How Michael Crichton predicted Trump in 1987

Trump’s presidential campaign is the sphere.

I’m referring to the eponymous object of Crichton’s 1987 novel and the movie based on it (same title) that came out in 1998, in which three scientists are sent to the bottom of the ocean to learn about a huge spaceship discovered there. Inside the spaceship is a giant sphere.

Nobody knows how the sphere got there or what it wants. If you stand next to it, it merely reflects back an image of you. People who stare at their image in the sphere are mesmerized and drawn toward the sphere. The sphere is the Trump campaign.

The sphere is a shimmering gold color, like Trump’s hair. Just had to add that.

Once you’re drawn inside the sphere (the doors are nonexistent except to those who want in) you get a sense of calm and bliss. That’s the feeling of tribal unity you get by supporting Trump and sticking it to the mainstream media, the elite establishment, and the pointing-and-sputtering Left, who don’t see the door and don’t get how anyone could want to go inside the sphere.

All around the sphere is the blue ocean. Blue = Democrats of course, but you could also think of it as the establishment: heavy, powerful, cold, pulled by tides, salty and full of shit, yet easy to poke.

The sphere communicates through a persona, mostly existent on screens, that it contrives in order to be relatable to humans. That’s the Trump you watch on Youtube and on TV.

Once you’ve been in the sphere, your dreams start coming true. But you get more than you asked for, because your nightmares start coming true as well. So do other people’s dreams and nightmares, and they aren’t necessarily things you want. The power of the sphere is unwieldy and dangerous because you don’t really know how it works or what the sphere’s motivation is. That part of the metaphor we’ll only know about for sure after the election if Trump wins, but I’m betting it will hold up. (Or if you’re super-offended by some of the things Trump’s said and done, maybe it’s already holding up for you.)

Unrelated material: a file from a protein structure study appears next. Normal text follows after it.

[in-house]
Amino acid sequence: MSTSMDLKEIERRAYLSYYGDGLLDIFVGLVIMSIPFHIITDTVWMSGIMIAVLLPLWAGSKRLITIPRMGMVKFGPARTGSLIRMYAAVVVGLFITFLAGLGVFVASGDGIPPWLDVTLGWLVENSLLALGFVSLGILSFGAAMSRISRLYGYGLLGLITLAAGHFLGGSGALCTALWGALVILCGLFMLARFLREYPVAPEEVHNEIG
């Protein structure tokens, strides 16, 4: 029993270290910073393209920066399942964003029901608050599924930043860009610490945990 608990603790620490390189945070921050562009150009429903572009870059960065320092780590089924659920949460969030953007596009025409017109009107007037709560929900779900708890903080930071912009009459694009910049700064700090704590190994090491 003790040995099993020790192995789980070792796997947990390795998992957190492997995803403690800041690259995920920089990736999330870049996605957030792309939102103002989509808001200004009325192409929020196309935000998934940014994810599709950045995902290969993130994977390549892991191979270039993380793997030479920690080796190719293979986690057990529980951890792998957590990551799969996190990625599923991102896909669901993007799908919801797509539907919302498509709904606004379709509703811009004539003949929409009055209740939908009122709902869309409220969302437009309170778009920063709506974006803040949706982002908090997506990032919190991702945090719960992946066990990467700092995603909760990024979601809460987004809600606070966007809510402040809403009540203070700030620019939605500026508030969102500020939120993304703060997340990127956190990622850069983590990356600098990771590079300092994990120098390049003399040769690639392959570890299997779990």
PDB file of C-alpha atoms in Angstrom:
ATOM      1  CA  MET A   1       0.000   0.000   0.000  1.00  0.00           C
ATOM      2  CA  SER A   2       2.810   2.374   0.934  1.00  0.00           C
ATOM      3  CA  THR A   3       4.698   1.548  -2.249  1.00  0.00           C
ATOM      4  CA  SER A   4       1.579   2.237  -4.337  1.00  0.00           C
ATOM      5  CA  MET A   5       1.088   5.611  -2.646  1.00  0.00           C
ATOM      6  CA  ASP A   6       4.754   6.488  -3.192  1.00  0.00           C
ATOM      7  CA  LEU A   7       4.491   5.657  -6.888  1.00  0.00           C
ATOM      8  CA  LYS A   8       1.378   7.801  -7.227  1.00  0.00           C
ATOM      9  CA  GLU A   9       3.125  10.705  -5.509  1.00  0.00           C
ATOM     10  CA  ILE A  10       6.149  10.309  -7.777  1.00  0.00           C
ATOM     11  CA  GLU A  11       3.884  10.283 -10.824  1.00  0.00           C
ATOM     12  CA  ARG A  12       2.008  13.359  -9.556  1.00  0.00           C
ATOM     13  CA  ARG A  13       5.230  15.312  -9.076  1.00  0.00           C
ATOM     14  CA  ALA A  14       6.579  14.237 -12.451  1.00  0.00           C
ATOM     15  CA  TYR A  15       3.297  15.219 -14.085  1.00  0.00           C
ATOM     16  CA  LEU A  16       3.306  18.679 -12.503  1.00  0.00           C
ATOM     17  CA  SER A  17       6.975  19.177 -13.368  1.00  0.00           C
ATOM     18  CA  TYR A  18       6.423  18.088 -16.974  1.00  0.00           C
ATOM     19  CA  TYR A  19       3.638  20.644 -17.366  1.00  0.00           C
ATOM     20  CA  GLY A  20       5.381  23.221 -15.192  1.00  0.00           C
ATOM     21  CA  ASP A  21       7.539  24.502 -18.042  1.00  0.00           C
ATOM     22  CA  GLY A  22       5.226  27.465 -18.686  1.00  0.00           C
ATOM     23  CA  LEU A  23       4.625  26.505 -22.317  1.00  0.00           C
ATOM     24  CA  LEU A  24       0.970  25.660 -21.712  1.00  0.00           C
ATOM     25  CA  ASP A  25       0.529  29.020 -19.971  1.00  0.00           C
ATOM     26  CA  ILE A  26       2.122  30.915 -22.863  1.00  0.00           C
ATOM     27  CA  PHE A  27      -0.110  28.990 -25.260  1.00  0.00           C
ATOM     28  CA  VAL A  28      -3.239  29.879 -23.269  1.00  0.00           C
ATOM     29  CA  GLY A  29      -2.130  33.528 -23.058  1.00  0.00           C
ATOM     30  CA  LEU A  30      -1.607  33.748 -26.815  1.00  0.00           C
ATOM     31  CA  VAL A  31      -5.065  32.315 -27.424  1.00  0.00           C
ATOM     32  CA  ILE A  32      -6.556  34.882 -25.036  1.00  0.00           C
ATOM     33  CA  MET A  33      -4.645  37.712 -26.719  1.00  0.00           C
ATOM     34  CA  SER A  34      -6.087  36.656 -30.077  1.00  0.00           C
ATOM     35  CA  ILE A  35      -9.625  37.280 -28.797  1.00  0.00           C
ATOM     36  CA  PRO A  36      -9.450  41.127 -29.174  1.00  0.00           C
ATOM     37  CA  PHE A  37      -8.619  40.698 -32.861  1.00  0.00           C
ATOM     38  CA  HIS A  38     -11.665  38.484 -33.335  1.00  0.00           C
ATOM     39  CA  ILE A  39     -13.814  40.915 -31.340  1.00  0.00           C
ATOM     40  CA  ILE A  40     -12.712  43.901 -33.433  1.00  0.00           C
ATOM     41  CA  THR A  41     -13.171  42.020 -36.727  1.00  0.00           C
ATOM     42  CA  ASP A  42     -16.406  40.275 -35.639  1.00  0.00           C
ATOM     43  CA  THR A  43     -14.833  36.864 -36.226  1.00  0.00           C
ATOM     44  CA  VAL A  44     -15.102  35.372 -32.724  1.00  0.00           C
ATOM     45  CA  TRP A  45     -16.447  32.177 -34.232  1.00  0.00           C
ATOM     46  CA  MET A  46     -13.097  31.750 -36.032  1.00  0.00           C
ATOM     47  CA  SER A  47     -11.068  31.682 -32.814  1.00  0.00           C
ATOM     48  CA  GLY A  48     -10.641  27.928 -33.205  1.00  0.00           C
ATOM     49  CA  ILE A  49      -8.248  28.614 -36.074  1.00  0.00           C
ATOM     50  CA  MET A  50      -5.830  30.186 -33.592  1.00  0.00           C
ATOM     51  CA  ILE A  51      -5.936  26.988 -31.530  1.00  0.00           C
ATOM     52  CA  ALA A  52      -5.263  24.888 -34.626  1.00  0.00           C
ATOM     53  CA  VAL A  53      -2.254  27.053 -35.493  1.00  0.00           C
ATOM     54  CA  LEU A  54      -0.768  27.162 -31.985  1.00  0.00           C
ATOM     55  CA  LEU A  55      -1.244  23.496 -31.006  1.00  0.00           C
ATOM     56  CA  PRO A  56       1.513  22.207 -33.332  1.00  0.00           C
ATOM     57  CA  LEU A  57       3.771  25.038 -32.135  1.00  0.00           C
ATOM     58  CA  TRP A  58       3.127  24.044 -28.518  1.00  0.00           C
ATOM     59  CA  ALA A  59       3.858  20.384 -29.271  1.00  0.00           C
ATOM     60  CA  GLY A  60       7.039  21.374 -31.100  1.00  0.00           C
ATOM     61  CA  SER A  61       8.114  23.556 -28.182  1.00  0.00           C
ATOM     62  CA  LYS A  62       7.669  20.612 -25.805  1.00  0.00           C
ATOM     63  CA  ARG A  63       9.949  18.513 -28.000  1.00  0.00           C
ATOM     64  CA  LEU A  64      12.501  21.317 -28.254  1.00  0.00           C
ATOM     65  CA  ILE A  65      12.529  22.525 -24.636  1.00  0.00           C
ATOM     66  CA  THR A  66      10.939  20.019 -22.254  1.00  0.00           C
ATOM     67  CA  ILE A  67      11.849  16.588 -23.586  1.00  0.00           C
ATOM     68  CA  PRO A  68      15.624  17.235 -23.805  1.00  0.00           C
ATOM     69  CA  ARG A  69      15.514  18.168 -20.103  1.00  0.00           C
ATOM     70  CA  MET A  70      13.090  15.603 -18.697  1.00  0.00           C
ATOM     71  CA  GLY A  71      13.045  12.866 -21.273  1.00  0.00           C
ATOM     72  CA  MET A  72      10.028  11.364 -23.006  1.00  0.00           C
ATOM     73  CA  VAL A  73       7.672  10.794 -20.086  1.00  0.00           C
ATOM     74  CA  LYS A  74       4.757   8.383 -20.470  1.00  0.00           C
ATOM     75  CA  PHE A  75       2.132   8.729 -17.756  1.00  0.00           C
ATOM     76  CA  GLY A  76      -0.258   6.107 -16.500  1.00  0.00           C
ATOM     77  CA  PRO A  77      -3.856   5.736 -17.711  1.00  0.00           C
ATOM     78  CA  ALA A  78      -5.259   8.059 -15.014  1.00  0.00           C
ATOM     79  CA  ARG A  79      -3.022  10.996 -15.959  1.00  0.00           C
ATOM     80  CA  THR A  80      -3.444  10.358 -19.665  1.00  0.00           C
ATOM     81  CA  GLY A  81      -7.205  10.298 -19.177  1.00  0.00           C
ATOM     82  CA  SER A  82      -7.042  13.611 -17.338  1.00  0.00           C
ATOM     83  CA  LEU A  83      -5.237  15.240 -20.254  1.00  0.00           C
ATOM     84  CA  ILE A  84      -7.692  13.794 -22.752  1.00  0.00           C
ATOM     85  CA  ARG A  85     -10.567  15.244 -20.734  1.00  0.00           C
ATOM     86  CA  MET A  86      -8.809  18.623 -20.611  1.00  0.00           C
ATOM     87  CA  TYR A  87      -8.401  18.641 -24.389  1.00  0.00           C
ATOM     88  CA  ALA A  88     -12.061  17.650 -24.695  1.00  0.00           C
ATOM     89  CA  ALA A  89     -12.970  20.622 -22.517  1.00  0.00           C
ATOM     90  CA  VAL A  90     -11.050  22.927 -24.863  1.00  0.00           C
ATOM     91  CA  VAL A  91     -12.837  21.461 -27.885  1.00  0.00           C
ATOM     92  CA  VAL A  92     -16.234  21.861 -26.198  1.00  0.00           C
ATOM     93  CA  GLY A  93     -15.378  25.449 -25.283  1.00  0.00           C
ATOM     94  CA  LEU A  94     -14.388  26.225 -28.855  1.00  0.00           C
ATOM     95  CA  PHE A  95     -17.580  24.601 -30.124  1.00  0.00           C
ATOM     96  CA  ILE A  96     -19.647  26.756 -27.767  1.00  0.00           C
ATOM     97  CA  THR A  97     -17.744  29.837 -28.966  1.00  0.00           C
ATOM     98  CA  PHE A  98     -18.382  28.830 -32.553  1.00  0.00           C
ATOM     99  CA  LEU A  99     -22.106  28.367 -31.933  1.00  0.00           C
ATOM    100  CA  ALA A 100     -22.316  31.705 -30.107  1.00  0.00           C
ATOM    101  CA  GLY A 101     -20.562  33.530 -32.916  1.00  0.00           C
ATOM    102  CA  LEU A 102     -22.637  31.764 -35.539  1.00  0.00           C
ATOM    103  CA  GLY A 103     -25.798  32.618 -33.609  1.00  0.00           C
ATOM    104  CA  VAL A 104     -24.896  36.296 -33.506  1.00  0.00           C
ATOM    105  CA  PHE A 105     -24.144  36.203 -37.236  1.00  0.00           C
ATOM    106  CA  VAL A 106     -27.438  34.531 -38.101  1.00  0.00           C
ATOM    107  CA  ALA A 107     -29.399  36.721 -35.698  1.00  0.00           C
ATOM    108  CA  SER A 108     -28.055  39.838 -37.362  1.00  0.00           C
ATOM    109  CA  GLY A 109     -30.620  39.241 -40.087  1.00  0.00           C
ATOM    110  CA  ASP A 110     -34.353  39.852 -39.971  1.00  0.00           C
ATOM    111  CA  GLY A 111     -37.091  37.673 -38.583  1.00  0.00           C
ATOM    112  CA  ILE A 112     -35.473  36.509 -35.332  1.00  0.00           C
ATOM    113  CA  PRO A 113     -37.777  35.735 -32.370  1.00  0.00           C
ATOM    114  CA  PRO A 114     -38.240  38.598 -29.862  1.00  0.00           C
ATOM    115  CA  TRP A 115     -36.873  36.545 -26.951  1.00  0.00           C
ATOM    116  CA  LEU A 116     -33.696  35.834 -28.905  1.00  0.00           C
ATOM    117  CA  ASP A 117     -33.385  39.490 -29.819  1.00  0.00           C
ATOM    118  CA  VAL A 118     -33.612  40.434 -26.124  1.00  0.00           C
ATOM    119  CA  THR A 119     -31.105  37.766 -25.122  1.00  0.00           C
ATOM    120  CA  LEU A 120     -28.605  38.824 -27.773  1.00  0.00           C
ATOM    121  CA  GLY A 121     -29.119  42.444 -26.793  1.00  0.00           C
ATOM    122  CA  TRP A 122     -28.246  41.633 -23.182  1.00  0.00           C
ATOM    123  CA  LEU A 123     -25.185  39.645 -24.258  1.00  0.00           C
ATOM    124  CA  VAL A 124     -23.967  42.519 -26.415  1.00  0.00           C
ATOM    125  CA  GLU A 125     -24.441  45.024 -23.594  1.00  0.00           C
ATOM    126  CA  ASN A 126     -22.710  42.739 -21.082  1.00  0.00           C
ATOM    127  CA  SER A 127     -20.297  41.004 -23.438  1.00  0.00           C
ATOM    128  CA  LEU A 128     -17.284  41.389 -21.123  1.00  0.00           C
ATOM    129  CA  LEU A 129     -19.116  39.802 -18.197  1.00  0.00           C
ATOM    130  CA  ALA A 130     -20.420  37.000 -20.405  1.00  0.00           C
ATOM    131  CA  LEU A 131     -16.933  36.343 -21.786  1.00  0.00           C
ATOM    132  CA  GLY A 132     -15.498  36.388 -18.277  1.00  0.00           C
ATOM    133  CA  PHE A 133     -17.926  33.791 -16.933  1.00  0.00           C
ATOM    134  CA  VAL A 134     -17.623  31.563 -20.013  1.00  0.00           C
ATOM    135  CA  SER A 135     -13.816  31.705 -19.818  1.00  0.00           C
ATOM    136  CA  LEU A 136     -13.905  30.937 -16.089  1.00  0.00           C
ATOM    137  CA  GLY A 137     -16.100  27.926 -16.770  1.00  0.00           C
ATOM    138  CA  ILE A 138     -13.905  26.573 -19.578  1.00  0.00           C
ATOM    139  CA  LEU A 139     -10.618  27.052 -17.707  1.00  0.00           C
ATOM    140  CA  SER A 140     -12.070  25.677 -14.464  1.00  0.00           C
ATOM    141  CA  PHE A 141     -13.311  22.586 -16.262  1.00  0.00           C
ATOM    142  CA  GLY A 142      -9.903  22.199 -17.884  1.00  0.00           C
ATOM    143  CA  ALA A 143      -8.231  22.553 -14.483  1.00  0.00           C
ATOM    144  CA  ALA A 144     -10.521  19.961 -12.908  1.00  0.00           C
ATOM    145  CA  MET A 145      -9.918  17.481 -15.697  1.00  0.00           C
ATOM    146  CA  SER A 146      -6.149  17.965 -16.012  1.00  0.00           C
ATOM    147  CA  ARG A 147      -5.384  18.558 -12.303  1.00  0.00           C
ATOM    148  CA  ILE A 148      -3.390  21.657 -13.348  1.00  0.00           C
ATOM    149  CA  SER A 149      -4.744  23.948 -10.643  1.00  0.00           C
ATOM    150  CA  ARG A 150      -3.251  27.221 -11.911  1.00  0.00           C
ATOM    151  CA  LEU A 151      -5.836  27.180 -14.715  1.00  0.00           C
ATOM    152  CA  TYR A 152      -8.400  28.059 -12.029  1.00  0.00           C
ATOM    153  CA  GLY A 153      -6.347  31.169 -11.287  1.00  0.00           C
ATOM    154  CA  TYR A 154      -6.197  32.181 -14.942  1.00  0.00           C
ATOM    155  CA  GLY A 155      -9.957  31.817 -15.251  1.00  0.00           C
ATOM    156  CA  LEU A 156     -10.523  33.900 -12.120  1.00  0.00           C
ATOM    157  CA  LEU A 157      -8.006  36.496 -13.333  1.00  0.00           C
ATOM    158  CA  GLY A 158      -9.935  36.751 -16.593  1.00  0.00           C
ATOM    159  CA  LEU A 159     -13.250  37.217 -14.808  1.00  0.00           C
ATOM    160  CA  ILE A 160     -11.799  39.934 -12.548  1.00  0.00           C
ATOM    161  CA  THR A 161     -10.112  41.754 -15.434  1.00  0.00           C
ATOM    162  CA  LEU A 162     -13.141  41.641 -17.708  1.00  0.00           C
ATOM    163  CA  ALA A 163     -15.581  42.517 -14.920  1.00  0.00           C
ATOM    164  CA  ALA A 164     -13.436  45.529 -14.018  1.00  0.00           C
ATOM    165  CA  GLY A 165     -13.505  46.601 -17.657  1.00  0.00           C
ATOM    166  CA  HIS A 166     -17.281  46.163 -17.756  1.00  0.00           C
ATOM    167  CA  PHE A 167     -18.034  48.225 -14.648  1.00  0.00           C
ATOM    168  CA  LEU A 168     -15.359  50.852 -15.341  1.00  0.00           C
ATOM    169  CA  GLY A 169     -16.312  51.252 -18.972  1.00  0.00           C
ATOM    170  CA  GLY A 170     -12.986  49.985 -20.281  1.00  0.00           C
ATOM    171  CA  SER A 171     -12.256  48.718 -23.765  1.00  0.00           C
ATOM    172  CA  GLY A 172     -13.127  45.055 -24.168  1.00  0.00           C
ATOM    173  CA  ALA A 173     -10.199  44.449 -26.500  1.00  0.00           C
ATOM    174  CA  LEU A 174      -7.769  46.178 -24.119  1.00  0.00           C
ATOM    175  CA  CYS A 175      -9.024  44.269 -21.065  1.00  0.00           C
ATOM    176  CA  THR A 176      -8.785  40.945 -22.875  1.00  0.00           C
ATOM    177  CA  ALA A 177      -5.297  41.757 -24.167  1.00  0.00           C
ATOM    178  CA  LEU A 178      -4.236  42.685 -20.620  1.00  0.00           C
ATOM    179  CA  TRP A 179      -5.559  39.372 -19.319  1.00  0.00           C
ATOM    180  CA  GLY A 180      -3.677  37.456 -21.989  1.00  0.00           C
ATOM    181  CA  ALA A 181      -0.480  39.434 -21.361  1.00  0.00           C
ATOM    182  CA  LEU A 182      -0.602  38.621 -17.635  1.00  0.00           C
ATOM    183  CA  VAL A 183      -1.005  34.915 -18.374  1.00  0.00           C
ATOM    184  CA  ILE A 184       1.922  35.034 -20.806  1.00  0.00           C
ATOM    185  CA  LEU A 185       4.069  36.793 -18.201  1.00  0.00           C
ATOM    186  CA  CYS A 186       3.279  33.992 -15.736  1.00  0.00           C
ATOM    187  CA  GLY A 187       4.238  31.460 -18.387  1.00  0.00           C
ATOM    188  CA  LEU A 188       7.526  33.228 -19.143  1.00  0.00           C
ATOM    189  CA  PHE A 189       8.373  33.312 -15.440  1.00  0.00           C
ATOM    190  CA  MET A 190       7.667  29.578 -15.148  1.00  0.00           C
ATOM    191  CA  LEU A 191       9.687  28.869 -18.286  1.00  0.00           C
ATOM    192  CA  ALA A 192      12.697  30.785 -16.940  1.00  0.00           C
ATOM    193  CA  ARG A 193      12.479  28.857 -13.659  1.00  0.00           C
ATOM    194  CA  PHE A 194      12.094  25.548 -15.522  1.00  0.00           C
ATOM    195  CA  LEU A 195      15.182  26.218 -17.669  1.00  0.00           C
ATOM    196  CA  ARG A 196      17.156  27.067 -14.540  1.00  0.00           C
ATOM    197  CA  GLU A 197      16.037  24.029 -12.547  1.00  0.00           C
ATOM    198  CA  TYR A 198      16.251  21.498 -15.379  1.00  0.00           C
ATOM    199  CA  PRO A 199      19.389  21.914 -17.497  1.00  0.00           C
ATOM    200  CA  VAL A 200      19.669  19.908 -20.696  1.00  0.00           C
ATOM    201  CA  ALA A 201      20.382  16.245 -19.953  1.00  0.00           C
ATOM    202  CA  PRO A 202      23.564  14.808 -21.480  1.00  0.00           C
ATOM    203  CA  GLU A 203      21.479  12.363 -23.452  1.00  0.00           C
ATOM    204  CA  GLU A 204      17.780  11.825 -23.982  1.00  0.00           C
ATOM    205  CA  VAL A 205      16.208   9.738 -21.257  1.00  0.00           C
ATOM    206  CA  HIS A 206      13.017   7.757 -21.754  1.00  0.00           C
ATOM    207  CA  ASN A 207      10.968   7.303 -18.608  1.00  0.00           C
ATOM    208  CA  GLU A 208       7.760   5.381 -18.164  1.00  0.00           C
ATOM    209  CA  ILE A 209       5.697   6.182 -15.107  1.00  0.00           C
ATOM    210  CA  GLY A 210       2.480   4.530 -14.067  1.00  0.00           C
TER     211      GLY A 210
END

One of the scientists is mentally unstable and has a sordid past with another scientist (she started out as his client, but became manipulative and destructive toward him during the course of their relationship), and plants bombs to try and blow up the sphere. She’s the NeverTrumper Establishment Republican. The scientist she has a sordid past with is the GOP voter base.

Finally, the sphere only goes away when the scientists all sit down together and agree to forget it. With this part of the metaphor too, we’ll have to wait until after the election to see whether it’s salient.

For now though, the metaphor is so perfect I can’t believe I’m the first one to notice it. Remember, you read it here first!

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